3. The George Washington fiasco comes in the wake of other  colleges  responding to anti-Semitic swastika vandalism, but that shouldn’t have mattered. A freshman at the University of Missouri at Columbia was arrested last month for swastika graffiti and anti-Semitic vandalism. Other campuses have had swastika incidents in the current academic year, such as Emory University, the University of California at Davis and Northwestern University. That does not justify  GW attempting to frame this incident in reference to  others. In doing so, the school is aping the media coverage of incidents of alleged police violence. Journalists and activists are desperately trying to squeeze racism into the Freddie Gray death, for example, even though three of the six officers involved were black. The argument is that black officers are co-opted by the racist culture in police departments, which suggests, insultingly, that blacks are incapable of maintaining their own values. A black officer may absorb his police force’s hostility to the criminals they encounter in a predominantly African-American area, but that is not the same thing as racism. So far, there is no evidence that suggests race was a factor in Gray’s death. It is similarly absurd to suggest that a Jewish student was attempting to make an anti-Jewish statement with a Hindu symbol.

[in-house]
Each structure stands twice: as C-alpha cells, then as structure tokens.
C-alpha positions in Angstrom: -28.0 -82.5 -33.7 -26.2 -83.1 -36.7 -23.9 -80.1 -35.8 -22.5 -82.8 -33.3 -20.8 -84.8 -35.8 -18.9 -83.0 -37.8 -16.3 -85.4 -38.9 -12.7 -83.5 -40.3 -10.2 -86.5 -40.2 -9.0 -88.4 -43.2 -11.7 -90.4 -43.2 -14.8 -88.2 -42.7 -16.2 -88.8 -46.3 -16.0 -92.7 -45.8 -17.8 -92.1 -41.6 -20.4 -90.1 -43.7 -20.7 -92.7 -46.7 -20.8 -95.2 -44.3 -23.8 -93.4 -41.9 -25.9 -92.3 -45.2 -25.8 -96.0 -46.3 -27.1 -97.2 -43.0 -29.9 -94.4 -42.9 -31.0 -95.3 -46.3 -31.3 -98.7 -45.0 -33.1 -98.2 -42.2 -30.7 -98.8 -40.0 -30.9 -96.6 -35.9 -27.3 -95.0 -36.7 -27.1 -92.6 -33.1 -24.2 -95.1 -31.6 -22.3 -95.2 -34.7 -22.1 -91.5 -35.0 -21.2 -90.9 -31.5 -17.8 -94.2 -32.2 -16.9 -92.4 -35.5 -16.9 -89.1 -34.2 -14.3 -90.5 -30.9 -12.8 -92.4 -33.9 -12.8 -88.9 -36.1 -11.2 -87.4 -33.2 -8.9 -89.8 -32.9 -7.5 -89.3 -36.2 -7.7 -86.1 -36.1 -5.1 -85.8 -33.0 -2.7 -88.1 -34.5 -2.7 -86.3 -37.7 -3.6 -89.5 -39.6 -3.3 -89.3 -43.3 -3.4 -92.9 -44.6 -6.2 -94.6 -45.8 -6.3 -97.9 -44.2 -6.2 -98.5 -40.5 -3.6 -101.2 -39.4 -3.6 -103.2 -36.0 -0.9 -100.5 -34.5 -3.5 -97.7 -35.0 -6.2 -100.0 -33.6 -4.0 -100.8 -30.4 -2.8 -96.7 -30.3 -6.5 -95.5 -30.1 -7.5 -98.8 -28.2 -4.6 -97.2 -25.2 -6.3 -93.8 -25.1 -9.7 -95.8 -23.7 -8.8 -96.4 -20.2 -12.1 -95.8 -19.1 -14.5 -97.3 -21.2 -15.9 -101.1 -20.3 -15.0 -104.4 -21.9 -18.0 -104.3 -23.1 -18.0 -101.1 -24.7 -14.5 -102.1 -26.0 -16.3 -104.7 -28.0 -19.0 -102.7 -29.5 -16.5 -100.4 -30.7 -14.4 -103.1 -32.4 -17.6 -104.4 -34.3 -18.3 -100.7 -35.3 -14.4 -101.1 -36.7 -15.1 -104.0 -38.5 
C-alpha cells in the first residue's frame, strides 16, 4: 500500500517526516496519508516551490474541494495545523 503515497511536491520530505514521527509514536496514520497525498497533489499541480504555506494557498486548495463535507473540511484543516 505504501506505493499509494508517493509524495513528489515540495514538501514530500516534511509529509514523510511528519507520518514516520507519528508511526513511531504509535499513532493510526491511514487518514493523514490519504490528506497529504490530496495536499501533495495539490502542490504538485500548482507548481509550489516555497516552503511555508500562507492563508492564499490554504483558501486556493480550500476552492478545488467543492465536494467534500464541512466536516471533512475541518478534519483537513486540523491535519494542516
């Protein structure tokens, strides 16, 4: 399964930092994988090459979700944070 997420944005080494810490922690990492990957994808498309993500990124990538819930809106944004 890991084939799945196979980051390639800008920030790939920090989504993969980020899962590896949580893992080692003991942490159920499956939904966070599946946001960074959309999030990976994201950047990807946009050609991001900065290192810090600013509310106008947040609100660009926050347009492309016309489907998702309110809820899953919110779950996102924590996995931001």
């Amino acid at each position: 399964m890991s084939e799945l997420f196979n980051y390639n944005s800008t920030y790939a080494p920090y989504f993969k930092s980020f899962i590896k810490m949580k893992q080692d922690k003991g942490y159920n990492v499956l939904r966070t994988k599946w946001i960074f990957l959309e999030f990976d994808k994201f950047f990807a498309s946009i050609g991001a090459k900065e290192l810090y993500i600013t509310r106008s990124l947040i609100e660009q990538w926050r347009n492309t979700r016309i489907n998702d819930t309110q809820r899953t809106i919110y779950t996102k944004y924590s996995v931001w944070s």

4. Unethical Jerk #1 in this scenario: the student who reported his fellow fraternity member without doing his own investigation. When I was in college, my freshman roommate, who had a dry and risky sense of humor, was amazed at a grim quote in a sociology text book from a Jewish bigot who said, “I believe the time will come when we have to kill the bastards.”  My roomie made a poster out of the quote, which he saw as a warning of the depth of hate in some parts of the nation and also as grimly humorous, and hung it in our room. Shortly after he put it up, another student, a friend who was Jewish, saw the poster and we had a late night bull session about the significance of the quote: he was in the same course, and knew the quote’s origin. Then he said, “I’d take that down. I know you guys, but it could convince someone who doesn’t that you’re Nazis.” We took it down. He handled the situation properly, fairly and ethically.

5. Unethical Jerk #2: the student who posted the symbol without a clear explanation. I refuse to believe he wasn’t being deliberately provocative; he just was more provocative than he expected to be. In this he was recklessly breaching the Second Niggardly Principle:

“When an individual or group can accomplish its legitimate objectives without engaging in speech or conduct that will offend individuals whose basis for the supposed offense is emotional, mistaken or ignorant, but is not malicious and is based on well-established impulses of human nature, it is unethical to intentionally engage in such speech or conduct.”

He’s learning this the hard way….too hard.

6. The GW administrators are cowards.  This was an over-reaction that cannot be squared with anything approaching the values of higher education. Nineteen organizations had written to GW President Stephen Knapp, saying he had not done enough about previous incidents, so he allowed his staff to go bonkers over this one, which was materially different. The most that should have happened, assuming that the trouble-making complaining student turned what should have been an informal dispute into an official one, was to tell the offending student to use better judgment, and learn there are better and smarter ways to provoke a discussion on the effects of terrorism than throwing a Molotov cocktail.